The real key to the Super Bowl isn’t Peyton Manning or Richard Sherman; it’s Kam Chancellor

Kam Chancellor is a safety for the Seattle Seahawks. Richard Sherman, a CB for the Seahawks, gets all the attention right now, but from a football sense, a very real and interesting thing happens because of the attention Sherman gets as a cover corner (and not as a post-game interviewee):

QBs don’t target where Sherman is, generally (by these metrics, he’s basically the third most-effective CB in the NFL). As a result, guys like Chancellor — mostly known for big hits (two specifically on Vernon Davis that you should Google) — get crucial INTs.

Although the Chancellor INT of Kaepernick in the NFC Championship Game was only one of three late-game turnovers, it was still a big one — and it foretells a little bit about the situation in The Meadowlands in a little over a week.

Here’s the whole Peyton Manning cold weather narrative. The game should be played between 25 and 37 degrees, but since the kickoff is 1 hour after sundown, it’s probably going to be closer to 30. The magic number for Manning weather stats is 32; there or under and he’s 4-7 all-time (he has 11 total games in that weather and 151 total in no weather because he spent most of his career in a dome). His most notable losses ever — to the Patriots and Ravens, basically — were in big-time cold-weather games. That’s why it’s a story. That’s why it will be a story for the next 10 days. The bigger thing is the why of the actual stat: Manning is an excellent QB, but throwing balls in cold weather against good teams changes the pacing and tempo of your offense. This 2013 Broncos team averages about 38 PPG, which is nuts. The Broncos hung 51 points on the Titans in early December — Manning threw for 397 and 4 TDs — in 18-degree weather, but that’s a sub-par football team who ultimately fired their coach. The Seahawks are not that.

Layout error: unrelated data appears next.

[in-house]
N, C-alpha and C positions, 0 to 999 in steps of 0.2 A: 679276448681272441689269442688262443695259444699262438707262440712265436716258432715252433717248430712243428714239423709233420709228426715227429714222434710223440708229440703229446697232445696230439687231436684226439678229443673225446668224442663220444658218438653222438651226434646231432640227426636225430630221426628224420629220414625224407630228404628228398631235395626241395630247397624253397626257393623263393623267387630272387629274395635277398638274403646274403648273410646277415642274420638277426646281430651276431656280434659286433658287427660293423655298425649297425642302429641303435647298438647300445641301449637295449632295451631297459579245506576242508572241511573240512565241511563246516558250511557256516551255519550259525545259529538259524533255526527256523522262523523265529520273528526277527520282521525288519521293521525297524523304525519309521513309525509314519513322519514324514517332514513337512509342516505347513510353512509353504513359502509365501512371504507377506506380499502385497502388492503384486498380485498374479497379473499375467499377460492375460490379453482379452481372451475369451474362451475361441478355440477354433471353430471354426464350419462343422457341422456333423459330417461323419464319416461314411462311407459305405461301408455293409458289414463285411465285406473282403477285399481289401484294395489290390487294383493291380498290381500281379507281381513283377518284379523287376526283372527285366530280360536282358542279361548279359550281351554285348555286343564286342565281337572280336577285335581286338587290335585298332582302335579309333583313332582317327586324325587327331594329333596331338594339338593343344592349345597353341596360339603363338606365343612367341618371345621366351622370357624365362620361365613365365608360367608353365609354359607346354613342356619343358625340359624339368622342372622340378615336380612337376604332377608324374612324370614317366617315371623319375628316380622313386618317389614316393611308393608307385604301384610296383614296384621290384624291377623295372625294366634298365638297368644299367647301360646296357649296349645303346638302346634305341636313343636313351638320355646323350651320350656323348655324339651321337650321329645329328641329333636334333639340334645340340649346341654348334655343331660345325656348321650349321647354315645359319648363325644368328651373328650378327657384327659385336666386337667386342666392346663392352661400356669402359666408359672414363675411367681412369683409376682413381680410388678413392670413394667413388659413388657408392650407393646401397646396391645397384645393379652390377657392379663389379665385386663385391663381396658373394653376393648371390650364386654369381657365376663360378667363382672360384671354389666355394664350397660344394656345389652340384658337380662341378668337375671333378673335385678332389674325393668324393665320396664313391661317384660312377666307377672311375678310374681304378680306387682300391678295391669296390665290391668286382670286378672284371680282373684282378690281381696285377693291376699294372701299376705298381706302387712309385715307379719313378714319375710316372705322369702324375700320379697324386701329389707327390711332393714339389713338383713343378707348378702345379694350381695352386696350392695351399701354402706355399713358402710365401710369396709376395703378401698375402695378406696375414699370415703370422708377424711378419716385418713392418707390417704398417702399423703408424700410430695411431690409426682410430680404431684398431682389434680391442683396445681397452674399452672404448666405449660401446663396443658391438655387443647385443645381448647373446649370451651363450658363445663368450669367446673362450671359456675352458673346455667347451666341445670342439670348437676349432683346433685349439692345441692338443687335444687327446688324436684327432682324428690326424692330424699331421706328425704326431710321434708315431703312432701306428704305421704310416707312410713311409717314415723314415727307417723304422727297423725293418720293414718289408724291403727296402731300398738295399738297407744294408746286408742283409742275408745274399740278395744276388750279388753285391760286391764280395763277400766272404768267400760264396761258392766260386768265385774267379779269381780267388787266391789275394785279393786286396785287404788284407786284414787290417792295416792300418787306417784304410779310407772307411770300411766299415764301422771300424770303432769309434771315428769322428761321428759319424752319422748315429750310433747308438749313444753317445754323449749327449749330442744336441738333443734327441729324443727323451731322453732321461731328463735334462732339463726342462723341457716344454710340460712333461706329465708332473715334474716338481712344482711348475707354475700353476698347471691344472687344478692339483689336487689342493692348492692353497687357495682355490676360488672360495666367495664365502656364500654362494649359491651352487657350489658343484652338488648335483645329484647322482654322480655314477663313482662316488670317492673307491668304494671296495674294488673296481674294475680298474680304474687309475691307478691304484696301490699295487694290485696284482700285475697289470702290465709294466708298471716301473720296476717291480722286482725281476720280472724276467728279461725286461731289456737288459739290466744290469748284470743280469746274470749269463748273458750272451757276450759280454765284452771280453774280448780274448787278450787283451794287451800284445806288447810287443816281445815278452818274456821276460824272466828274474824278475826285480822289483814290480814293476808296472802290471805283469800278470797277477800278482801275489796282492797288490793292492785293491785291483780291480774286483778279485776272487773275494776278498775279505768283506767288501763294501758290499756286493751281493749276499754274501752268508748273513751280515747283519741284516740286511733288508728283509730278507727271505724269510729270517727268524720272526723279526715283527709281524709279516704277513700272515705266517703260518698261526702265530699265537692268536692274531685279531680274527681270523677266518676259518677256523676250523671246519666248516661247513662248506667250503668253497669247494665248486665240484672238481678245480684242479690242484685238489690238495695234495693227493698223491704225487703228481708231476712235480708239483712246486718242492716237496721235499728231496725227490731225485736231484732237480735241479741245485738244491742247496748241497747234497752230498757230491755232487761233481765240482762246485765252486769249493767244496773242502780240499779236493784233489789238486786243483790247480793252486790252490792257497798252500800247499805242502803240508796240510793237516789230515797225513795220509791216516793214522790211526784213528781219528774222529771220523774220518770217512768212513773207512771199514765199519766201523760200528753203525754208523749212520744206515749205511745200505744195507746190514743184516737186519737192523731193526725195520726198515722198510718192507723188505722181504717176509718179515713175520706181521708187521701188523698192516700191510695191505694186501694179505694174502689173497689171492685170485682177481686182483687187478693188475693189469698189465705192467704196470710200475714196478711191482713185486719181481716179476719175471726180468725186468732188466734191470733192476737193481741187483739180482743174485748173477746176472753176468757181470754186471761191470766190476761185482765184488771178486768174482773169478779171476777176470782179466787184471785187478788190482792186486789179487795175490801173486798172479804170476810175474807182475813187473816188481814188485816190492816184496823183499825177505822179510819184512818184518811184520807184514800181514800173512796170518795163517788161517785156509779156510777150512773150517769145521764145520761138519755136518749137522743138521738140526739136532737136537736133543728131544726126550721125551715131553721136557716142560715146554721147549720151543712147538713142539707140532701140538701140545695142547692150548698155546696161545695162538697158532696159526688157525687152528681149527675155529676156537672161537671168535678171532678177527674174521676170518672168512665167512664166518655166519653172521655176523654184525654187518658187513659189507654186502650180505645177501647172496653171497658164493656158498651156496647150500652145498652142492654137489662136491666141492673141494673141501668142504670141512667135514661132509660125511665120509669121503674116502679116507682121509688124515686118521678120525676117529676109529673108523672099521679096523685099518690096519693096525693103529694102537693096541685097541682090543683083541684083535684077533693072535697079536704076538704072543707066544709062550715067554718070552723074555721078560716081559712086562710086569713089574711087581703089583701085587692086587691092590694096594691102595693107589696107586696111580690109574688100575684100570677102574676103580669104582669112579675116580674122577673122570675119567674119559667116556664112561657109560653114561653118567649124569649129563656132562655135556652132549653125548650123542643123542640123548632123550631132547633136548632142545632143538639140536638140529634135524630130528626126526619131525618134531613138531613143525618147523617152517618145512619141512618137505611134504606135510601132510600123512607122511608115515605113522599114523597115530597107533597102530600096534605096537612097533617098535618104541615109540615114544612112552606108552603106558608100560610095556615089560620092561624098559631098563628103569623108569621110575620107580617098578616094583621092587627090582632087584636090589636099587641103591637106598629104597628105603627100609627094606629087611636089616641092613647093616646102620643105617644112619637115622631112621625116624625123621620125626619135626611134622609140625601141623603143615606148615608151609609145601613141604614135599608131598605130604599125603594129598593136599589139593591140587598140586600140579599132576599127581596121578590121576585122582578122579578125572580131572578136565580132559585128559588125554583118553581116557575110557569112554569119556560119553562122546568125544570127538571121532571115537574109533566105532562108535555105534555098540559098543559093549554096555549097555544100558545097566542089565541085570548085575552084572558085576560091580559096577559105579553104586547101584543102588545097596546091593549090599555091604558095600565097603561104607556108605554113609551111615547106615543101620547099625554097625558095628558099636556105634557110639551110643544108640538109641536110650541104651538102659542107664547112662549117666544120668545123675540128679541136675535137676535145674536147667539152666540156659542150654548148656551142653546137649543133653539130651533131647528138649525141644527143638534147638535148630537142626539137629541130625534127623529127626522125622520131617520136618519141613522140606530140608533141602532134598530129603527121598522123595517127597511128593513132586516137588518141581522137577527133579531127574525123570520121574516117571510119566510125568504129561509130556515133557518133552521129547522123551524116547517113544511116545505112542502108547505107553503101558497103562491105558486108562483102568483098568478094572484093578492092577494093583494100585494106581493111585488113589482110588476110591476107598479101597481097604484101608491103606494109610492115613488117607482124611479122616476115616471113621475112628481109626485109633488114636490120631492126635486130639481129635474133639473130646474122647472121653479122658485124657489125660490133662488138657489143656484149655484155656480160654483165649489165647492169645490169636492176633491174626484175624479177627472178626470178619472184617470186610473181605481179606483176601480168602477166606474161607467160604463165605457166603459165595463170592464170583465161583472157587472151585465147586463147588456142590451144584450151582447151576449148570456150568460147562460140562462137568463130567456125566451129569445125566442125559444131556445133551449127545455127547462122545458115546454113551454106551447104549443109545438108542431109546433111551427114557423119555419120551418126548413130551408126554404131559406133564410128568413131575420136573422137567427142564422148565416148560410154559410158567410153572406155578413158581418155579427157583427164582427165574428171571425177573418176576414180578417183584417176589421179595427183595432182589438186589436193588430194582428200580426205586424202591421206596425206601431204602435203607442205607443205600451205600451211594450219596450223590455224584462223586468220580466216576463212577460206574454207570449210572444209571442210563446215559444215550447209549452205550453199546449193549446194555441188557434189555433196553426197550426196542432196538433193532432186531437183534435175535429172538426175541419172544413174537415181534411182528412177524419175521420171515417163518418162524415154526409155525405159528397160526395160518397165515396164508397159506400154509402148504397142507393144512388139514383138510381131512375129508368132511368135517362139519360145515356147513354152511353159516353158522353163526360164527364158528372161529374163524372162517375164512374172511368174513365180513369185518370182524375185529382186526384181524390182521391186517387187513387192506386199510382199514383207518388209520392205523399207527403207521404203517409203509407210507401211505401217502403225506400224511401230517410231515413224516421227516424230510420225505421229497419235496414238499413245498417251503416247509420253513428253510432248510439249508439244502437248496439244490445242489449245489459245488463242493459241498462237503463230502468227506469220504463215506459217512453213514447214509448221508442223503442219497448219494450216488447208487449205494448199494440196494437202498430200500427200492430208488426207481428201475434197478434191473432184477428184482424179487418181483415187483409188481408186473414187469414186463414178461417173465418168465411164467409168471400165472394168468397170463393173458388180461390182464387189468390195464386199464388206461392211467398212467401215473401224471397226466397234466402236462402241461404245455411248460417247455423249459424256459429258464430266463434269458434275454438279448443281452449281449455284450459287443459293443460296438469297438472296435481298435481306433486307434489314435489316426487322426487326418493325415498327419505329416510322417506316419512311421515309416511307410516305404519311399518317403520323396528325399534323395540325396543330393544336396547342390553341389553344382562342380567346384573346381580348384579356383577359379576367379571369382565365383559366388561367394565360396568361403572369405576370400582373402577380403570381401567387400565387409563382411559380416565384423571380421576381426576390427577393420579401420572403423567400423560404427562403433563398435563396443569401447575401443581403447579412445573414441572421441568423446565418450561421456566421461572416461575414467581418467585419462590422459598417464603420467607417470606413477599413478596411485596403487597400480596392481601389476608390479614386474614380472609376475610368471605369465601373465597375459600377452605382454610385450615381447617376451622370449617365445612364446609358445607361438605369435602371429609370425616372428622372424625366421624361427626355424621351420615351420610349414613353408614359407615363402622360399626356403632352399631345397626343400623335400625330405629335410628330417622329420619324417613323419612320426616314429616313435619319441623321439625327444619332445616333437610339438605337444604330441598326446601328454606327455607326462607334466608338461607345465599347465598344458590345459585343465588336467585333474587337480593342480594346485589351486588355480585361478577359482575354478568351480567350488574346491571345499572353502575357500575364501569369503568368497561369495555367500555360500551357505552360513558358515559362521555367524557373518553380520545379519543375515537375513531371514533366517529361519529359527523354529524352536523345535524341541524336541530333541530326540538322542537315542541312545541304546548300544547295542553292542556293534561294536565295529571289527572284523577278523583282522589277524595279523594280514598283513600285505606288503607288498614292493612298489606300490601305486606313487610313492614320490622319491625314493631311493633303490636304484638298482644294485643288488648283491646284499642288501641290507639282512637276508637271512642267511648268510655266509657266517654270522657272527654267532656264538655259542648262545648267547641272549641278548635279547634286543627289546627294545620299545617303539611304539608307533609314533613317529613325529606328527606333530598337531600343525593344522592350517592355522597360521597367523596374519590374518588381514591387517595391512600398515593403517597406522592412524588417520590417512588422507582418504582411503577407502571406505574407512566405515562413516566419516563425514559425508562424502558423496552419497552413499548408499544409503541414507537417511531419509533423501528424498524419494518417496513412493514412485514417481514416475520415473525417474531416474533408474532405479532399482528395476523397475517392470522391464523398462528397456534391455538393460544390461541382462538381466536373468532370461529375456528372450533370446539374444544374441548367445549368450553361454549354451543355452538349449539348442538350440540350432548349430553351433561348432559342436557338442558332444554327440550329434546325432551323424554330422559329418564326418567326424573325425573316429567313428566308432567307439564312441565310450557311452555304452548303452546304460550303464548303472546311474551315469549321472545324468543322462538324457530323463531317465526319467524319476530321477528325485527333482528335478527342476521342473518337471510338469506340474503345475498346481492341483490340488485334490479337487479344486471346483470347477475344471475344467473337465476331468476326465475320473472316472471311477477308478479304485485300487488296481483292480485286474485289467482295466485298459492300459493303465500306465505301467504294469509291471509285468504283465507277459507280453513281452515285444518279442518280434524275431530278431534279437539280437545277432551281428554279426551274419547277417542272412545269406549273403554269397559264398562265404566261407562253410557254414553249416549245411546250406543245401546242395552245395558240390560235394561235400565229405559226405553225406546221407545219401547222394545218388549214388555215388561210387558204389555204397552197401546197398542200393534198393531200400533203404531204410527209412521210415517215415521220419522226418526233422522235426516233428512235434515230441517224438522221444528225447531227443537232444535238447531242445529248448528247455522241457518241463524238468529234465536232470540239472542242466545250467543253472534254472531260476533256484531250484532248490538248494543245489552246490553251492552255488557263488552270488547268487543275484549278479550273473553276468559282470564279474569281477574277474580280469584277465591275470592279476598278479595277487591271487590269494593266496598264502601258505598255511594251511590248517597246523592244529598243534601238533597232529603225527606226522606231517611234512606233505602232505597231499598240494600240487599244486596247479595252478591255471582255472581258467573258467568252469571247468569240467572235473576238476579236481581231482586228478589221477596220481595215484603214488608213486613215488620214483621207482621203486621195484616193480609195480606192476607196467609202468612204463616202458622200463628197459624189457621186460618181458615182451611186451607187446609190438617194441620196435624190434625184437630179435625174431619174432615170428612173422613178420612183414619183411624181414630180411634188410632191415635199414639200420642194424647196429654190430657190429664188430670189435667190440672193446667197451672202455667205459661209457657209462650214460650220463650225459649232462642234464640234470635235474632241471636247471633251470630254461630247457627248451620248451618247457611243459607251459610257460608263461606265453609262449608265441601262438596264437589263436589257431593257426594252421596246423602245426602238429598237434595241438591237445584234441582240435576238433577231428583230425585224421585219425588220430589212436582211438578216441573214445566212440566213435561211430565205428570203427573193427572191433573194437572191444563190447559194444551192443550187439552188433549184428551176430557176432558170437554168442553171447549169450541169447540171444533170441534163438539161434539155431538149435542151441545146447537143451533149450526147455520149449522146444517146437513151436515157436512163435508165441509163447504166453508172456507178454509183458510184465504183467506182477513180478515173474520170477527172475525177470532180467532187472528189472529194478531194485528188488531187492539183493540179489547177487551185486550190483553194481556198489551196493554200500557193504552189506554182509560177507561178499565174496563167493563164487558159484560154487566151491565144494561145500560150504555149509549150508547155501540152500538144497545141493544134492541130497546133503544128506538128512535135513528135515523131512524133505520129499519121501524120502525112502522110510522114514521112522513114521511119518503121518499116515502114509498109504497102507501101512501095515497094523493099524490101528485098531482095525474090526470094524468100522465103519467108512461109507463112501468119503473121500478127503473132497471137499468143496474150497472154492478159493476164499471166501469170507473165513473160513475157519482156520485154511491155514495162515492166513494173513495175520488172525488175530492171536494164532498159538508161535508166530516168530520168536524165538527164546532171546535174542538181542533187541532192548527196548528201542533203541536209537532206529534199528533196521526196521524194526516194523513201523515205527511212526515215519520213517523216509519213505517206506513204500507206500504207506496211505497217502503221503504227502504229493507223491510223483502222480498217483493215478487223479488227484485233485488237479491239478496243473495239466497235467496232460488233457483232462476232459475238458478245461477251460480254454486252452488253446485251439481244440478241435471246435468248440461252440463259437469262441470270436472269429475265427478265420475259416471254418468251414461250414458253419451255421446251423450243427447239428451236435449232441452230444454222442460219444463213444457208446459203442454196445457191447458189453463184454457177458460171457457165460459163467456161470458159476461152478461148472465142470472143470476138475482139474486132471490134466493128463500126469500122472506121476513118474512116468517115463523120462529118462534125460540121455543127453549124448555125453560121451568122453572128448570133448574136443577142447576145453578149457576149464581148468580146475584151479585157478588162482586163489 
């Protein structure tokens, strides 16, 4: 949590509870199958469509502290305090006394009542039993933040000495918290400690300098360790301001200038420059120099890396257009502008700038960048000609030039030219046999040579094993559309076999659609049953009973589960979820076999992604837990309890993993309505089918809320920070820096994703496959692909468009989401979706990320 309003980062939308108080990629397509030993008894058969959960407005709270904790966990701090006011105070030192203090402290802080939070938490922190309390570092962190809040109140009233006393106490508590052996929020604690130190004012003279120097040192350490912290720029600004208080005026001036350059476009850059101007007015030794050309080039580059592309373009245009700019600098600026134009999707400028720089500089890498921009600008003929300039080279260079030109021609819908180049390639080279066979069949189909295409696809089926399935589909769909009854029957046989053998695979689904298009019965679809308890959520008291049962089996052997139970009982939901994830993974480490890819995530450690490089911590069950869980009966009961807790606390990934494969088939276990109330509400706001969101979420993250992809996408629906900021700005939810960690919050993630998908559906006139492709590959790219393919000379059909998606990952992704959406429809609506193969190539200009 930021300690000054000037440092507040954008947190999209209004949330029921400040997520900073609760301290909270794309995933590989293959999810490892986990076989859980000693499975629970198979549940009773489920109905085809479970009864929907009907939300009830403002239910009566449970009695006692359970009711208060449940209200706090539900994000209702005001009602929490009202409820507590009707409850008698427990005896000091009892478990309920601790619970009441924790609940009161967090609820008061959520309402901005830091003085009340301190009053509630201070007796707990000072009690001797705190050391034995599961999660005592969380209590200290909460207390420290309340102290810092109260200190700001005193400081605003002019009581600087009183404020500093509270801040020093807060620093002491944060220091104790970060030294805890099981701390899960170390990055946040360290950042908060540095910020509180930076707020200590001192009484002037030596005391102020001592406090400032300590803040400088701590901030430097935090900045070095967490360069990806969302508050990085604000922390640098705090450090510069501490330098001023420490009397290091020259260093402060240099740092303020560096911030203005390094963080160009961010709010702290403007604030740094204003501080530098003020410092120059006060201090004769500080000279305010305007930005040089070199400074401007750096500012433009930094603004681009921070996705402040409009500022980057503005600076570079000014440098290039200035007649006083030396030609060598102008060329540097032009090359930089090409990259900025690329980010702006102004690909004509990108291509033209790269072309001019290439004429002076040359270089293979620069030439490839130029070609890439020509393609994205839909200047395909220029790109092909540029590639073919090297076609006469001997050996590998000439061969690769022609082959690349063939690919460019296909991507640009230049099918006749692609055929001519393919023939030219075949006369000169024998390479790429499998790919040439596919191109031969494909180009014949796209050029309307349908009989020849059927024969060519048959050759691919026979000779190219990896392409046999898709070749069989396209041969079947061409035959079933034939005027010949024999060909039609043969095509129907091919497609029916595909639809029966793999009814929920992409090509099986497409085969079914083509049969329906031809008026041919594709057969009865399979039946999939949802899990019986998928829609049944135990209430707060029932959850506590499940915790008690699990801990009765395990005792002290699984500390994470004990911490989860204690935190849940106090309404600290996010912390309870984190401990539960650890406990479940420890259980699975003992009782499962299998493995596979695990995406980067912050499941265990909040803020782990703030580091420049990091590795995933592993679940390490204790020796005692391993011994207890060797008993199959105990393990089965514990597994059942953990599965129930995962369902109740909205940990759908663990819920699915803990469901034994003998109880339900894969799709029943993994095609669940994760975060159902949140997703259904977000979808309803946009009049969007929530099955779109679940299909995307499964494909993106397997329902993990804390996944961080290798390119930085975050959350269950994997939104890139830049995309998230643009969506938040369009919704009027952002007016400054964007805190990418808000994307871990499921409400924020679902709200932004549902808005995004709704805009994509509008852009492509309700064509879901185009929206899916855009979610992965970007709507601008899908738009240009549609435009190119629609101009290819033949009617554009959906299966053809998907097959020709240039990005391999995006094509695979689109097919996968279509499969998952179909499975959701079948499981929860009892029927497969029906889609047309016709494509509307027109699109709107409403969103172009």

I’m getting to the actual point here. Denver, and Manning, has a bunch of weapons: Julius Thomas, Eric Decker, Demaryius Thomas, and Wes Welker. Yikes. How could Seattle, even with a very talented secondary, possible cover all those guys?

Well, Kam Chancellor can explain that one for you:

“I think it was starting to happen towards the end of last year, but this year sometimes man it’s like we don’t even say anything, but the movements are just right. It’s like you can feel one another out there on the field, or out here at practice, especially with me and Earl with the way that we funnel the ball to each other. We always talk about that. We always talk about both of us running to the ball. If you miss it, I’m going to make it, If I miss it you’re going to make it. That’s just the mentality we have.”

That’s his relationship with the rest of the secondary: if you miss it, I’m going to make it. It makes sense, considering this is his motto:

… and he regularly puts stuff like this on Instagram:

Brothers

Play for your brothers.

And that’s going to be the real key for this Super Bowl. We don’t know all the defensive and offensive schemes, but the basic idea is that in man coverage, Sherman probably draws D. Thomas or possibly Welker (depends on situation, again). Manning is fearless (for the most part) and confident in his abilities, but you can expect him to target D. Thomas less. If they’re going ball control because of the cold weather, J. Thomas (the TE) will get more looks and opportunities, as will the run game. If Manning’s staying away from Sherman, though, his big ticket items might be Welker and Eric Decker. Depending on the schemes that Seattle uses, Chancellor could be crucial on a ton of different plays — remember, he’s not afraid to go hunt and hit big TEs by any means.

Indeed.

Look, the true fact of the matter is, we have no idea who the real MVP or swing guy for this game will be — not until we ‘lace em up.’ Remember guys like Larry Brown from the Cowboys?

If you were taking bets on less big-name (admittedly, Chancellor was a Pro Bowler this year; he’s just not yet a household name, per se) guys who could have a major impact in the game, Chancellor would be a good one. The absolute key for Seattle has to be stopping that offense’s production — and while that will happen at all three levels, it could often fall to the final level (secondary) to get it done. If you miss it, I’ll make it.

Ted Bauer